The Iranian Navy has test-fired three cruise missiles and several types of torpedoes on the second day of major drills held in a vast area from the Persian Gulf to the Indian Ocean.
The Qader and Qadeer missiles were fired from Iran’s Shaheed Naqdi destroyer and the missile-launching frigate Tabarzin respectively on the second day of the massive three-day drill, codenamed Velayat 97, on Saturday.
A surface-to-sea missile system also fired a Qader missile that destroyed designated marine targets.
The missiles, which have ranges from 250 to 300 kilometers, can be fired from vessels, onshore systems and aircraft.
The Iranian Navy’s unmanned aerial vehicles, equipped with various bombs and defense units, also successfully destroyed their targets.
The Navy’s air defense division managed to intercept and destroy an intruding drone belonging to the mock enemy with a range of domestically-built systems, including the Misaq shoulder-fired missile.
The domestically-made Tareq submarine fired an electric torpedo while the Ghadir submarine launched a domestically-manufactured torpedo called Valfajr.
In another operation, an SH helicopter fired a Mark 46 torpedo to detonate a marine target.
The exercises also involved commandos, who parachuted onto the ground to launch operations against mock enemy targets.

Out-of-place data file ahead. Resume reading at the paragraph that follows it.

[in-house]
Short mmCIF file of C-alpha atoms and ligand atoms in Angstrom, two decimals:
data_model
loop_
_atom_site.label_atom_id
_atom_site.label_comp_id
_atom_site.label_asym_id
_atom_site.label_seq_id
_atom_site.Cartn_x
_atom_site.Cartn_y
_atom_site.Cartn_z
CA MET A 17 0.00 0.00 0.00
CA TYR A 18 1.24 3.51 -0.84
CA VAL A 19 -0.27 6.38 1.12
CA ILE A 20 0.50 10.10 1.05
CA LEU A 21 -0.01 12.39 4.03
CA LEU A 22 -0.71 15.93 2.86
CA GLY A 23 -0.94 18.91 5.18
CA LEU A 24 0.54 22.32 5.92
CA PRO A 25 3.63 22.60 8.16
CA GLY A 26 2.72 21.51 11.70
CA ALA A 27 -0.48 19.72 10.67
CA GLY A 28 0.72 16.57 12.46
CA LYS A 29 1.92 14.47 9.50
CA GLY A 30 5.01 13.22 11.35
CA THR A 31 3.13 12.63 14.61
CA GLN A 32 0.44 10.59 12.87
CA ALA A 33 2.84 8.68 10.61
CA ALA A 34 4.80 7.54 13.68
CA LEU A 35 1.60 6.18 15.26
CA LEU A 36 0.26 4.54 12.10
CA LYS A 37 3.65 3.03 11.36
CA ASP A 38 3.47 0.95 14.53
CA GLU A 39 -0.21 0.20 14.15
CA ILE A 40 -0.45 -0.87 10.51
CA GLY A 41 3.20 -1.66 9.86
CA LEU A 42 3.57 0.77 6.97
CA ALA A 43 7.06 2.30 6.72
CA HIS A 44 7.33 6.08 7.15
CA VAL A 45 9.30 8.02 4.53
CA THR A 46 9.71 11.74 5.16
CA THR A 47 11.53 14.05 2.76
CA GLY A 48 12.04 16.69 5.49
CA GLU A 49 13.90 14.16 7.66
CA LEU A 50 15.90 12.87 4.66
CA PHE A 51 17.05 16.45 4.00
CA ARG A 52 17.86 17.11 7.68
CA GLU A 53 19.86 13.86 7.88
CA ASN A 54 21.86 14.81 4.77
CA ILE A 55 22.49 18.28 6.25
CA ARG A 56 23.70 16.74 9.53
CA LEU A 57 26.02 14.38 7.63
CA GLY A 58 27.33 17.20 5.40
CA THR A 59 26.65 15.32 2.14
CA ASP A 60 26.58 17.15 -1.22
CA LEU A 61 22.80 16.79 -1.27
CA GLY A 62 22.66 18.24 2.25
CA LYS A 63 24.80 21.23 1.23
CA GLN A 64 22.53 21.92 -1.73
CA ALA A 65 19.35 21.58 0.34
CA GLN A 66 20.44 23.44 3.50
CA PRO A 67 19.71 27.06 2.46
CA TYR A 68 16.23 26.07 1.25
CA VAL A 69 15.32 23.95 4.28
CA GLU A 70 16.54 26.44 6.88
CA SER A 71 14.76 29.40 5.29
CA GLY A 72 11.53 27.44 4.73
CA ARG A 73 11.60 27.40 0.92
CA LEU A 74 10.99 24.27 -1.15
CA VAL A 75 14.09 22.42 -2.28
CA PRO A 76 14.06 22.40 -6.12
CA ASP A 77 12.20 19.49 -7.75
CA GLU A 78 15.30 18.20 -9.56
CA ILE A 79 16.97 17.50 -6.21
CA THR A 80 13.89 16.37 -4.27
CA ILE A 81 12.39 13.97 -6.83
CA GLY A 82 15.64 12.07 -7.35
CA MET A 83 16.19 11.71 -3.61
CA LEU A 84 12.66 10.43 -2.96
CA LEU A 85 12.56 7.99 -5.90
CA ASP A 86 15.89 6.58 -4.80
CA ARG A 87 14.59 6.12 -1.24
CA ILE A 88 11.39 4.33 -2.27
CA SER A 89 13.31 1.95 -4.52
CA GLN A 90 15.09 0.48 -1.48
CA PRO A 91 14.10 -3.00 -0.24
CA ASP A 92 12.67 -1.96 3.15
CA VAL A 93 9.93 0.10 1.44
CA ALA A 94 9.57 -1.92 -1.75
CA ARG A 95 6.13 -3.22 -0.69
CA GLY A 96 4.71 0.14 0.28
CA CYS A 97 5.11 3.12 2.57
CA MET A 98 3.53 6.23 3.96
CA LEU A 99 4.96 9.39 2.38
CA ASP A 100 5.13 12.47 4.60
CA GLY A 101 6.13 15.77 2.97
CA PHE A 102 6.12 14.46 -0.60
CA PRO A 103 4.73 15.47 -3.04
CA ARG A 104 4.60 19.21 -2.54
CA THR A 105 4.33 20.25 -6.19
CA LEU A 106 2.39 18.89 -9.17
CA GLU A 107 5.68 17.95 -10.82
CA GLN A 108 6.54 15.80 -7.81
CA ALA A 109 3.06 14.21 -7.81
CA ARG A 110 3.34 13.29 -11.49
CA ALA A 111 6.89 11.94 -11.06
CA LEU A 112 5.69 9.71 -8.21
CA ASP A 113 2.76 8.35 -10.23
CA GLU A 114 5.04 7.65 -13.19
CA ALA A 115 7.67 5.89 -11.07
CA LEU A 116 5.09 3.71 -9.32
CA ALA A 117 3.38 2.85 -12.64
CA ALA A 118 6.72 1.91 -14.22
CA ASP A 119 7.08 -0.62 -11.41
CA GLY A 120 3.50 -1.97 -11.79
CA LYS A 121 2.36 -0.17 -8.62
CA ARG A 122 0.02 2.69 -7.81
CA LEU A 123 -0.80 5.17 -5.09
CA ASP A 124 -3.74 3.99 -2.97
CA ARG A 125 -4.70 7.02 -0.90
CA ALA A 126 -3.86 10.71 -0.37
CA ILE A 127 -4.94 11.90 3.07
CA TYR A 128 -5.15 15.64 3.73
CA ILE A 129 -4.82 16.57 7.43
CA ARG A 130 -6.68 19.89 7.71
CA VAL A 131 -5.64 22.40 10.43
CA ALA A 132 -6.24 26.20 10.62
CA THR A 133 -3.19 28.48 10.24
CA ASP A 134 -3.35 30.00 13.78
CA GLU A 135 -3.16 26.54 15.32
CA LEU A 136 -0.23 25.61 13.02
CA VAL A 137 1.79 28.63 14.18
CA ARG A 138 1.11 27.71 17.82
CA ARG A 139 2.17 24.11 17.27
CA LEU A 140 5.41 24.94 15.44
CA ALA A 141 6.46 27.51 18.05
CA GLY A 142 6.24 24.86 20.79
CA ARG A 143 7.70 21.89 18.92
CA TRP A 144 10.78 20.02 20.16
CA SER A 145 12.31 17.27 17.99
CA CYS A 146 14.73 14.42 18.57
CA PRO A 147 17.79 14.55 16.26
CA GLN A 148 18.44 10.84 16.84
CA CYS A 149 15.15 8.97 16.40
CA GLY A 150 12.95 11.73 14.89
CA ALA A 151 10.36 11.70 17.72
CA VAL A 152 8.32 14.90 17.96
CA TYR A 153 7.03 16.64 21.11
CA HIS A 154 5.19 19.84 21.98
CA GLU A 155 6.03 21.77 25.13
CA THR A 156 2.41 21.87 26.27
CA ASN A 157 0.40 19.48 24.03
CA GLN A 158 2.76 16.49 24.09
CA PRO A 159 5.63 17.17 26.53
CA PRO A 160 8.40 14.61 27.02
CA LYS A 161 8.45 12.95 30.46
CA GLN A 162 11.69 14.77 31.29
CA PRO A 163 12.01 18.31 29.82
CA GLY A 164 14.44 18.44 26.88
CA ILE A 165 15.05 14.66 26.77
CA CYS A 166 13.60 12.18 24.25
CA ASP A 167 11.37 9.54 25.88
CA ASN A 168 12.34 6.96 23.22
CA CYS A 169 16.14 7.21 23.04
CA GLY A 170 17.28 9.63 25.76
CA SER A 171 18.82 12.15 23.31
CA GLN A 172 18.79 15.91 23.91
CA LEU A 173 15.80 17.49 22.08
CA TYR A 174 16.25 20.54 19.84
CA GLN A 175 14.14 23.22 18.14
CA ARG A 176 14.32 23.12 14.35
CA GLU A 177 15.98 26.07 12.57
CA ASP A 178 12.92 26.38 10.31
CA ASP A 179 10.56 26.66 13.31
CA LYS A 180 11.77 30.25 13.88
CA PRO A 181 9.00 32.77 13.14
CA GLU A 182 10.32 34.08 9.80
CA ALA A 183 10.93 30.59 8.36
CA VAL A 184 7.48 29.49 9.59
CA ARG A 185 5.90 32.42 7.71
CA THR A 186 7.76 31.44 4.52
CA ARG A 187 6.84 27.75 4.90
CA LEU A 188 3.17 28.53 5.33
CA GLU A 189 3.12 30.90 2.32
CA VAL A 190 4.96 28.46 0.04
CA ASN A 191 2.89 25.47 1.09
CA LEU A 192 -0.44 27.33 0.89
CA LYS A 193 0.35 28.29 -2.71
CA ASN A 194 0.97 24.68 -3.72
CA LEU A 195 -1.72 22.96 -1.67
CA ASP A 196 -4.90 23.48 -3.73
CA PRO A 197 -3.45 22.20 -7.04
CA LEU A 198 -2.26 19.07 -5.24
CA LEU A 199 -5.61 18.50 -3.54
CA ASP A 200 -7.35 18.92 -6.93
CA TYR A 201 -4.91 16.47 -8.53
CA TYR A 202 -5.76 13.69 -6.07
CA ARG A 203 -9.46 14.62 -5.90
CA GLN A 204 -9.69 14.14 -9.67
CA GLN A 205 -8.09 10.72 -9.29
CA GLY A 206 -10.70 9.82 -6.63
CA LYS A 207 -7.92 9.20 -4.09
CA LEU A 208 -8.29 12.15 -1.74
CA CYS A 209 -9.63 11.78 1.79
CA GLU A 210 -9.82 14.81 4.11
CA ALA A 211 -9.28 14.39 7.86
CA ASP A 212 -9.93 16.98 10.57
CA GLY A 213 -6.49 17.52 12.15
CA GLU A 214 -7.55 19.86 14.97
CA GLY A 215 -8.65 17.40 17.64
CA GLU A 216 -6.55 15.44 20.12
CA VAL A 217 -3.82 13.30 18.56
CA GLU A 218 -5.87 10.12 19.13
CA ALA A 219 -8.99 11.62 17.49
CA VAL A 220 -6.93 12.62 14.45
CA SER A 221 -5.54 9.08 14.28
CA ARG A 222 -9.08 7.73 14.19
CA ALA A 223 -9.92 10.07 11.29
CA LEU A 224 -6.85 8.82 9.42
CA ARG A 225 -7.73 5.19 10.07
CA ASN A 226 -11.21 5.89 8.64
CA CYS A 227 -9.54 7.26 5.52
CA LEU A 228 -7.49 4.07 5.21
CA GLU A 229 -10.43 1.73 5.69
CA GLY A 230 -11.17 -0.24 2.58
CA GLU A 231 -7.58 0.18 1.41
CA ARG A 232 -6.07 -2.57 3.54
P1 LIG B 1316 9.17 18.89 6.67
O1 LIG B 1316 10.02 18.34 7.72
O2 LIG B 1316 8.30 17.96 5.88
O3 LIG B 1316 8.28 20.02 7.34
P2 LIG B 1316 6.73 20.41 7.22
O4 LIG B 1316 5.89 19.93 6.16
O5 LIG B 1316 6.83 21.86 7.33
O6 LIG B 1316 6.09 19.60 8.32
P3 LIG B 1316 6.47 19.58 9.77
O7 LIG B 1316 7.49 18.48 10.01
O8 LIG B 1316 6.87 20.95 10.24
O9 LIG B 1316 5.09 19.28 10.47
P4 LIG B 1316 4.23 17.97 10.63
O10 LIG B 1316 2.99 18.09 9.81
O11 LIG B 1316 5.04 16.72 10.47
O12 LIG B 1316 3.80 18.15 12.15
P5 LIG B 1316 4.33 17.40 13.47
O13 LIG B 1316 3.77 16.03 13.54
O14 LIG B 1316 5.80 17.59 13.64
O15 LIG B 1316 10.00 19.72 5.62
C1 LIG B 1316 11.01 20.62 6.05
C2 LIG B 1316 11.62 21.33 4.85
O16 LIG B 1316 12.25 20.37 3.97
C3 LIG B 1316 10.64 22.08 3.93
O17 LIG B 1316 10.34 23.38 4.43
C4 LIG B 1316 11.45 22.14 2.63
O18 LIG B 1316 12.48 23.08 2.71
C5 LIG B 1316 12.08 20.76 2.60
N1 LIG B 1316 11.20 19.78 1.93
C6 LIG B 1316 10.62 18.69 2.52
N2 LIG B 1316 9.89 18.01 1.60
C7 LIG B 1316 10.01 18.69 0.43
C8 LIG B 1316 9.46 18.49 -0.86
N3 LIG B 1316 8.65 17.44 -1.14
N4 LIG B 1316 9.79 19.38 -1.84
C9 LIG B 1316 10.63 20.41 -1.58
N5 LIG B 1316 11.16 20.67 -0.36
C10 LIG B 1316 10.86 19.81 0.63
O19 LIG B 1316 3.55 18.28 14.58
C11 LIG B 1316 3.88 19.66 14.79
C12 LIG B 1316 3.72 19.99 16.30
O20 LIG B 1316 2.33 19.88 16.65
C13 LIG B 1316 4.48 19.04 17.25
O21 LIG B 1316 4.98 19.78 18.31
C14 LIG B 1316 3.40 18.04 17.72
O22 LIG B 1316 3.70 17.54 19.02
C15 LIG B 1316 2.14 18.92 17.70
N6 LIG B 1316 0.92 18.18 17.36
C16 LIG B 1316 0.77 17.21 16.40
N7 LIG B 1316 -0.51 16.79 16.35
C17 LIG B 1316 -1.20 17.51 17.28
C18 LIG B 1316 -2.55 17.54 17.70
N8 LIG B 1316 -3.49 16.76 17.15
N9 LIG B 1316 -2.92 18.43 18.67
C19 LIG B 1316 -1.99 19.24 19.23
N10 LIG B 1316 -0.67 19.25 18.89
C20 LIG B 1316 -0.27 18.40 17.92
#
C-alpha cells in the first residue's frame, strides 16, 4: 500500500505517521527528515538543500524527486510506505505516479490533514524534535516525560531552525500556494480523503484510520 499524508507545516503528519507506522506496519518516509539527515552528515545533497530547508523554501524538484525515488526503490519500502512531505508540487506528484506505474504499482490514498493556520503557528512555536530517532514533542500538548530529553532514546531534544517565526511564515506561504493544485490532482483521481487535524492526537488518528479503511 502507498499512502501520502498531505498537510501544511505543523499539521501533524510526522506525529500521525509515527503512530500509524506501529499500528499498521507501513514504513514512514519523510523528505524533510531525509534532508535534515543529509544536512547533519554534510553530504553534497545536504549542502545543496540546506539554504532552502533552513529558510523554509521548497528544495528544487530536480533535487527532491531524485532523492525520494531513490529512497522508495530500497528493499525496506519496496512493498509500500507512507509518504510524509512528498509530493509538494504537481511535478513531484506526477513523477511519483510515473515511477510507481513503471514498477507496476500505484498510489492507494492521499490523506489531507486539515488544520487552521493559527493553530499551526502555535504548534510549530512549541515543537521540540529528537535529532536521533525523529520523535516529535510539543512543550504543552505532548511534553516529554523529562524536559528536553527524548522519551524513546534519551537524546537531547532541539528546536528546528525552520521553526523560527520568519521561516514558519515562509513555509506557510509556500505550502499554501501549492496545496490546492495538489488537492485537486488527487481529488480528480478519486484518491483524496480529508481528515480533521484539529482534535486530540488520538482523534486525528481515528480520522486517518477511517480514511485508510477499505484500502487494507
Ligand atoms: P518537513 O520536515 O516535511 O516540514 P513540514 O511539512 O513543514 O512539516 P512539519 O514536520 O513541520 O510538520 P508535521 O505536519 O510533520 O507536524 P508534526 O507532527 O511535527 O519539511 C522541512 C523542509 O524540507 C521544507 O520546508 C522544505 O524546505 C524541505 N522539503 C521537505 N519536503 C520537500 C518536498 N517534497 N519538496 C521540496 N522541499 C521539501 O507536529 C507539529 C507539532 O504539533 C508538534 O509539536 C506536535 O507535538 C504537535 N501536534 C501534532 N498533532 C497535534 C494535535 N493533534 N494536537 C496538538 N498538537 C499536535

The Velayat 97 drill is being held in an area of two million square kilometers, from the Strait of Hormuz to the southeastern coasts of Makran, the Sea of Oman and the northern parts of the Indian Ocean, down to the 10-degree latitude.
In recent years, Iran has made major breakthroughs in its defense sector and attained self-sufficiency in producing important military equipment and hardware.
Iran has also conducted major military drills to enhance the defense capabilities of its armed forces and to test modern military tactics and state-of-the-art army equipment.
The Islamic Republic maintains that its military might poses no threat to other countries, stating that its defense doctrine is merely based on deterrence.